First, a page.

One of our country’s central mythologies is that the U.S. is a land of opportunity—a meritocracy where anyone can succeed with the requisite pluck, talent and ambition. The dark underbelly to this axiom, however, is that many of America’s earliest success stories were borne out of shady deals and backroom activities that, at best, could be described as exploitative and unscrupulous, and, at worst, criminal. The late 19th and early 20th centuries were the age of the robber barons who often bought their way into respectability and cleansed their stories and backgrounds before becoming part of the mainstream and ruling elite.
Gerard Jones’ 2004 book, Men of Tomorrow: Geeks, Gangsters, and the Birth of the Comic Book, tells this oft-told tale of new wealth and exploitation in the context of the comic-book industry. It’s an engrossing tale full of colorful and shady characters, as well as naifs, who together gave rise to geek culture and the modern-day entertainment industrial complex.
While there are many colorful players in this story about the messy birth of the comic-book industry, the main characters who form the spine of Jones’ book are, on one side, Harry Donenfeld and Jack Liebowitz, who essentially engineered the birth of the comic-book/superhero industry through DC Comics, which eventually morphed into the media and entertainment behemoth known today as Time Warner; and, on the other, the hard-luck Jerry Siegel and Joe Shuster, the creators of Superman who essentially were swindled out of the ownership and any reasonable share of their iconic character’s lucrative earnings.
Siegel and Shuster are portrayed as the first prototypes of the geek ethos that would not truly come into its own until the end of the century. Socially awkward and seemingly developmentally arrested, both found comfort and safety in pop culture, and particularly comics, the pulps and science fiction. Siegel and Shuster were among the first members of the nascent science fiction fandom movement that emerged during the 1930s, which initially was fueled primarily by the pulps. Siegel even was among the first to publish a fanzine.
In contrast, Donenfeld and Liebowitz were hardscrabble, street-smart Jewish immigrants who constantly reinvented themselves as they scrambled to find ways to make a buck and a longterm way out of their tough tenement beginnings. Indeed, most of the field’s first generation of cartoonists—Will Eisner, Jack Kirby, Bob Kane, Will Elder, Harvey Kurtzman, et al—all came from similar roots, some of them literally growing up within blocks of each other. Siegel and Shuster, too, were Jewish, and though they experienced their own special brand of challenges and hardships, they came from suburban Cleveland and were more sheltered from the rough and tumble urban street life that were an essential part of Donenfeld and Liebowitz and their peers.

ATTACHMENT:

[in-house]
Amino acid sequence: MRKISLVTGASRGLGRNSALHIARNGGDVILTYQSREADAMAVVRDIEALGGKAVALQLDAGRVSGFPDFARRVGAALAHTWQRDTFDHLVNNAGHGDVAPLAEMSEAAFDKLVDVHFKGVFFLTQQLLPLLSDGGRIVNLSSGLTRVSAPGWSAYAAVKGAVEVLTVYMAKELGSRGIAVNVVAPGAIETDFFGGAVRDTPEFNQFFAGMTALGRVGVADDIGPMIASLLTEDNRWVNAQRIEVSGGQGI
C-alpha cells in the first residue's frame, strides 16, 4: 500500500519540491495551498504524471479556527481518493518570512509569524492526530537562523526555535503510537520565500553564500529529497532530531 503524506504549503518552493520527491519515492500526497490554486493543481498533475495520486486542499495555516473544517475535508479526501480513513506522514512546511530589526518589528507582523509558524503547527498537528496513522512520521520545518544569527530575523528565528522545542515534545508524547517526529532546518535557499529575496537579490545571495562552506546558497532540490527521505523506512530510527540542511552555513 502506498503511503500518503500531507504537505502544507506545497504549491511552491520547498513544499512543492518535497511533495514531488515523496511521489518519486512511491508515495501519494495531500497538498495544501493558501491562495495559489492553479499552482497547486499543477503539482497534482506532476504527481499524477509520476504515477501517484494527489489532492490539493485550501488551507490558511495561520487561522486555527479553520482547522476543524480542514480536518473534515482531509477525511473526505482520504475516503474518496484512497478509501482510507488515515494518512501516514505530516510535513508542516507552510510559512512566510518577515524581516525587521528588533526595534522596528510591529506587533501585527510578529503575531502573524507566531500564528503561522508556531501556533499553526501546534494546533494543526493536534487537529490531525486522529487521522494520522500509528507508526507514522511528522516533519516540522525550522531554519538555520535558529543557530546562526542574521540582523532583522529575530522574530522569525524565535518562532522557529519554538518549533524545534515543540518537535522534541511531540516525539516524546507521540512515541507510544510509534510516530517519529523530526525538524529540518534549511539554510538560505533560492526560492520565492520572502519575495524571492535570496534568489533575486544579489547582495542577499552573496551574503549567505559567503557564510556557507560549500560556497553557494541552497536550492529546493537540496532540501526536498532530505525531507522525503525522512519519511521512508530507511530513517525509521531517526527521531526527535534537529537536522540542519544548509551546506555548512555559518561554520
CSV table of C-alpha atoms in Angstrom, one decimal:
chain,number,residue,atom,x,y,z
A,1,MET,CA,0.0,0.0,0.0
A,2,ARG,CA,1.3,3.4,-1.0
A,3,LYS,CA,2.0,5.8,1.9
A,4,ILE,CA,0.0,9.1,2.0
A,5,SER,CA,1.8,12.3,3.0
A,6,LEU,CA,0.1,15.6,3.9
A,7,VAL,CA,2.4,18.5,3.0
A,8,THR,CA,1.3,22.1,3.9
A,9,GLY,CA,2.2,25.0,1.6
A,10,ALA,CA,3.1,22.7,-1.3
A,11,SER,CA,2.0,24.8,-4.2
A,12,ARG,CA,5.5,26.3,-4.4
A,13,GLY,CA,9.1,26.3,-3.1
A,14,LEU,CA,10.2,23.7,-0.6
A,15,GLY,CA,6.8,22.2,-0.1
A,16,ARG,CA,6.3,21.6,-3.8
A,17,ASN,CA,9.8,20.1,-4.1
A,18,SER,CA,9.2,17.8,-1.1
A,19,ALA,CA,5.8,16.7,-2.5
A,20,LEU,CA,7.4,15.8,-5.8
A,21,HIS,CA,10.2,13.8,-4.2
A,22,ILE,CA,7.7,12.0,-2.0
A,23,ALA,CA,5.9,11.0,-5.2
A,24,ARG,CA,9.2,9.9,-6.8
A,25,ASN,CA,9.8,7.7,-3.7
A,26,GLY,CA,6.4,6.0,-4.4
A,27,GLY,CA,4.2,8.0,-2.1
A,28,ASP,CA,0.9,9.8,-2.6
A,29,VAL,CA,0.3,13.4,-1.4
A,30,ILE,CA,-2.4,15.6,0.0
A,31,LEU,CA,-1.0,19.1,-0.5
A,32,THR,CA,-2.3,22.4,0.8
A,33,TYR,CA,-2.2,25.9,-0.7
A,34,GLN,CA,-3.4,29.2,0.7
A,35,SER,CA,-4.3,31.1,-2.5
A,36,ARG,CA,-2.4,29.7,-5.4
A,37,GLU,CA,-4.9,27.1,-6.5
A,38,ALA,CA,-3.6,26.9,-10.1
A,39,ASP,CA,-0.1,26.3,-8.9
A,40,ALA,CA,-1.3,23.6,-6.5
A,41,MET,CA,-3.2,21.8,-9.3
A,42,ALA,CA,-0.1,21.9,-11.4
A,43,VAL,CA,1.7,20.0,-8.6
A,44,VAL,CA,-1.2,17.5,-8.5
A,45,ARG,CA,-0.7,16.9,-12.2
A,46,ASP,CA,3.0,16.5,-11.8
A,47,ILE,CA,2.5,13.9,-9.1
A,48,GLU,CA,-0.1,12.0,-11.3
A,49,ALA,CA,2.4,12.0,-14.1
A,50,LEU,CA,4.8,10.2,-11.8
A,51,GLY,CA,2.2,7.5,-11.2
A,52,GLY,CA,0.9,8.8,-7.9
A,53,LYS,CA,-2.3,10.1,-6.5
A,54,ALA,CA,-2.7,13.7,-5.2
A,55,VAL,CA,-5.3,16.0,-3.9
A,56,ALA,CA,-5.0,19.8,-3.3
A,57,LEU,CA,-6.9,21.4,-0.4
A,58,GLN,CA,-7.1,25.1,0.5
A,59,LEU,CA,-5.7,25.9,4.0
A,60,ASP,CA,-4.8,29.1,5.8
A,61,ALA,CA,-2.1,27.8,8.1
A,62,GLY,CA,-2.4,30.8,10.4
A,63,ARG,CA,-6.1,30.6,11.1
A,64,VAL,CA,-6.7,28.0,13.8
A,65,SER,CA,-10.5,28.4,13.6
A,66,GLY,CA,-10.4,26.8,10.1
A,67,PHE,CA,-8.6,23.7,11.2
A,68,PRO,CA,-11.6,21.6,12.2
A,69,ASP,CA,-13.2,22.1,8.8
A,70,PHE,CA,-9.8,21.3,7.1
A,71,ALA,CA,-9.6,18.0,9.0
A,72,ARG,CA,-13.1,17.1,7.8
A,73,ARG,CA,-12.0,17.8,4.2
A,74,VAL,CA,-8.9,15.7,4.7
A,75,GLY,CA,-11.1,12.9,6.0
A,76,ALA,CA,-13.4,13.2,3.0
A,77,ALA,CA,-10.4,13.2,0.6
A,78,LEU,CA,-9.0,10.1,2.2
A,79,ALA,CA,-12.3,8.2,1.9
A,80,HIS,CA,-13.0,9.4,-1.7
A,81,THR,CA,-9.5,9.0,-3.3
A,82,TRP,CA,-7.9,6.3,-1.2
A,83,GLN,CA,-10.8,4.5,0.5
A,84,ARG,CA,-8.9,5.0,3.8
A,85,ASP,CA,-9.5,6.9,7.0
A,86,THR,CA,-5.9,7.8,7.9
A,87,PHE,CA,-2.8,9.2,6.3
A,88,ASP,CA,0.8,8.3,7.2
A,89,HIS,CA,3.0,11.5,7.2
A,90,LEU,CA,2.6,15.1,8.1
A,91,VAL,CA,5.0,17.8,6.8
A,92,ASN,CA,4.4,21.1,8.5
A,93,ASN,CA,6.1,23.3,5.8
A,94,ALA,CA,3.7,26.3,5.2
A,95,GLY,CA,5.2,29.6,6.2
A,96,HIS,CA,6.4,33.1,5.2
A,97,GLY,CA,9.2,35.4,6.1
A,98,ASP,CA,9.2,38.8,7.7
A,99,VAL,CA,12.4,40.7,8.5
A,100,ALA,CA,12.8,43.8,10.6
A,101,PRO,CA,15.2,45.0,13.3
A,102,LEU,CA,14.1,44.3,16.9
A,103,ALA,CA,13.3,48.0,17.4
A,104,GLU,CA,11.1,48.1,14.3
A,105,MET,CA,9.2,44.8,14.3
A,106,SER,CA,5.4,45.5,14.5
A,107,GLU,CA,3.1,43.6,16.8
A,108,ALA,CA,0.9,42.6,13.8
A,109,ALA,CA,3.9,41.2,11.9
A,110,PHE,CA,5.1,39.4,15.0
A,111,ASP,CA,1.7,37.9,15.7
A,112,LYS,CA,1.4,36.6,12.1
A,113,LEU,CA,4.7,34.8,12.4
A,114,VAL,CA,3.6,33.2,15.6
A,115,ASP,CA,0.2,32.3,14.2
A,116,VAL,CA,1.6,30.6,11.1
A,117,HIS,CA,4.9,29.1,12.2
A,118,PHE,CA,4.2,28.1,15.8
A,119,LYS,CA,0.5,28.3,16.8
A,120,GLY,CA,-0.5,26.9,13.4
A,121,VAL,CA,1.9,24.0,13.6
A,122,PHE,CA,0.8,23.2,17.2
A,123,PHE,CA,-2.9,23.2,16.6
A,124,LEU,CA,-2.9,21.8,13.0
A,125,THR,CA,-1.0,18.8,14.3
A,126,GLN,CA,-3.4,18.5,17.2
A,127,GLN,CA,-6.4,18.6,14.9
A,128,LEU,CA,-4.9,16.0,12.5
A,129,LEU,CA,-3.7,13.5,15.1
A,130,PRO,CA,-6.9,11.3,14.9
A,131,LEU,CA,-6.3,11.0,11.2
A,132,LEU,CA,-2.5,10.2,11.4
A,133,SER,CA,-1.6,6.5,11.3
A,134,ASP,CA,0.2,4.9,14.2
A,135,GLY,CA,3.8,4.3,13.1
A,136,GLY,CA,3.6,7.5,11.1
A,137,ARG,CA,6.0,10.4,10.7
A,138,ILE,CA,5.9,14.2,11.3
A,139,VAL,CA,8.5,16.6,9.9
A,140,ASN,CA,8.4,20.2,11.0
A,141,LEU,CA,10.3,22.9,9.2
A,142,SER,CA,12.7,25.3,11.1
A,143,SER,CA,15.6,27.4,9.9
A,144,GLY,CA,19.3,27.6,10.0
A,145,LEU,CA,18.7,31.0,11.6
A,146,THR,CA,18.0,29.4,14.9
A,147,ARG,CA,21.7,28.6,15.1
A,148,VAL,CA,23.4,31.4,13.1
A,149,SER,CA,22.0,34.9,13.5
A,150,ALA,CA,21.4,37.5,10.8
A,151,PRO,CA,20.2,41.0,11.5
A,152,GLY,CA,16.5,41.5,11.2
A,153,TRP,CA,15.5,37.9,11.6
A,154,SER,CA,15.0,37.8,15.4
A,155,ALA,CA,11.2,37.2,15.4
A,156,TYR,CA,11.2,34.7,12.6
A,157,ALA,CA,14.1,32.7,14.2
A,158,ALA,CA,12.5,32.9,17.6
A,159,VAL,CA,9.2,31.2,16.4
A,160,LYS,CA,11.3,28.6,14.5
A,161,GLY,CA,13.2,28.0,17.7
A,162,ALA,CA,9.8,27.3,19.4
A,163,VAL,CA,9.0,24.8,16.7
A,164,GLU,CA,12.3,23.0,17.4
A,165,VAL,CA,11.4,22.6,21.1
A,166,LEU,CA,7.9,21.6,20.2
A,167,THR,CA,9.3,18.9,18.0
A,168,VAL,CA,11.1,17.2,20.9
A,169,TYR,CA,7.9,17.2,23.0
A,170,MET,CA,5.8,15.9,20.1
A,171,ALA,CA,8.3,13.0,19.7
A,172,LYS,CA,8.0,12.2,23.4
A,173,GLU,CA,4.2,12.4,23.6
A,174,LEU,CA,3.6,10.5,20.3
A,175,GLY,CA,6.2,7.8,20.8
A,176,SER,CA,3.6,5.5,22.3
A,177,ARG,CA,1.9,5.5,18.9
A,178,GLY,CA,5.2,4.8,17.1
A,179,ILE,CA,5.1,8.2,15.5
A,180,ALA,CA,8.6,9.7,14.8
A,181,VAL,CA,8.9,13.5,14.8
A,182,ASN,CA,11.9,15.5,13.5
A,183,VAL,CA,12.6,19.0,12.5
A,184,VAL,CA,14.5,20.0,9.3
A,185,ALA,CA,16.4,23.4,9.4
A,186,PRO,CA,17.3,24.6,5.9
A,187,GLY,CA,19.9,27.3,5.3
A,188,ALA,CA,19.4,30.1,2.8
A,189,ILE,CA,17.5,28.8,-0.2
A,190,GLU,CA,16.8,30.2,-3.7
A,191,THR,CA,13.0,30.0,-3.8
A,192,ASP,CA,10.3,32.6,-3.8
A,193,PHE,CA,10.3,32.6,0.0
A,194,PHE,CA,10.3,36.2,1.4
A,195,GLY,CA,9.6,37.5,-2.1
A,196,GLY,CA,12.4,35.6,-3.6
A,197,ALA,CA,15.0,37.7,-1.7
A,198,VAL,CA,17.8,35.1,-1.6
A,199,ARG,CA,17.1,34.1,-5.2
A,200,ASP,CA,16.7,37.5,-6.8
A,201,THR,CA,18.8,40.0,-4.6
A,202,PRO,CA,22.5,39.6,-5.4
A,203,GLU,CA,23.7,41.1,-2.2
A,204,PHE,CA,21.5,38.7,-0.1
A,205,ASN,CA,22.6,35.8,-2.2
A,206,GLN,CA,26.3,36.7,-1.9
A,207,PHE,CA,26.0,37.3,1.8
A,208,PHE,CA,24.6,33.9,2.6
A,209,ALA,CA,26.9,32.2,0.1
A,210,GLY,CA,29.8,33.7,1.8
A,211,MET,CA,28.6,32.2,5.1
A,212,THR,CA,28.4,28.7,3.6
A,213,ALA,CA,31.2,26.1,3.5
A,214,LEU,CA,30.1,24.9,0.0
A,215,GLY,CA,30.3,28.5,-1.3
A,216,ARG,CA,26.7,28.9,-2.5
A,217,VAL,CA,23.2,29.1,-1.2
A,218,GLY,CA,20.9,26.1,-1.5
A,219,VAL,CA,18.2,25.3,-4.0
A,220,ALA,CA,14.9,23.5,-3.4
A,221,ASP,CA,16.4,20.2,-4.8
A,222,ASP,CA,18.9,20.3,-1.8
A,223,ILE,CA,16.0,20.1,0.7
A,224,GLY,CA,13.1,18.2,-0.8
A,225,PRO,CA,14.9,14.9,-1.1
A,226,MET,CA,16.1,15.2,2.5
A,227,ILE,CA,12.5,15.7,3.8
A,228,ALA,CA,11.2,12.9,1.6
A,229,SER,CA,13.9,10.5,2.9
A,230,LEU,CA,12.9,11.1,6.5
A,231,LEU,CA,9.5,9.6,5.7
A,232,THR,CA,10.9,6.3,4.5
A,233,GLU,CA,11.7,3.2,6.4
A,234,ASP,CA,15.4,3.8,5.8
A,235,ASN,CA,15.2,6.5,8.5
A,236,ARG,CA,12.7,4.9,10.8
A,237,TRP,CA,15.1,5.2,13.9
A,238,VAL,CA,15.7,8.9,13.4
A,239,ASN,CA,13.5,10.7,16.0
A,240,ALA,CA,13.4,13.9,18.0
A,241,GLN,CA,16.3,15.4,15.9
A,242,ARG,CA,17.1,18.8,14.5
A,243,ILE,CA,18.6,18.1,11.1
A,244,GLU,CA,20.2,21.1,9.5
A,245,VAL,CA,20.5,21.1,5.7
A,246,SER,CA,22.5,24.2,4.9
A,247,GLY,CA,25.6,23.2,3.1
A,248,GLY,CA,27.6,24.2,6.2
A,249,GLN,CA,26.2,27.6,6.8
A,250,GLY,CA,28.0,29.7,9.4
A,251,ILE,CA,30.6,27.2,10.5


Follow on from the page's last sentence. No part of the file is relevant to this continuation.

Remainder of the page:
Donenfeld and Liebowitz stumbled onto Siegel and Shuster’s Superman, desperate to publish a comic-book with original material as the pulp market collapsed. As the story famously goes, the character was purchased by Donenfeld for $130. In exchange for the rights, Siegel and Shuster were promised they would get all the work they could handle. It didn’t quite work out that way as the character and need for material outgrew them, and as the two creators became inconvenient, seemingly ungrateful nuisances to the suddenly flush company.
The naïve and sheltered Siegel and Shuster were ill-equipped to deal with the loss of their character. Out of pride and inexperience, they refused any real help in their battle (legal or otherwise) for far too long, allowing the shrewd street-smart businessmen at DC Comics to manipulate them and maintain the upper hand. (Interestingly, the book shows it clearly didn’t need to be that way; Bob Kane, the street-saavy credited creator of Batman, in contrast garnered a deal in which he and his heirs shared in the ownership and profits of his character, at one point using Siegel and Shuster’s clumsy threats decades later as a way to leverage an even better sweetheart deal.) Nevertheless, Siegel and Shuster’s unfortunate deal set the “work for hire” template for the comic-book industry that survives to today.
While Siegel and Shuster found some measure of justice before the end of their lives for themselves and their families when Warner Communications was essentially shamed into finally providing for the impoverished creators and their heirs—and giving them credit as the creators—on the eve of the release of the 1978 Superman movie (a thrilling story in itself), it remains a cautionary tale for artists in this age of media conglomerates.
As many have noted, for the most part today’s comic-book industry found its roots in the Jewish experience, as the immigrants and their first generation struggled to assimilate and succeed. It’s a fascinating history in which Gerard successfully exposes the vagaries and underbelly of unchecked capitalism as well as celebrates the birth of geek culture.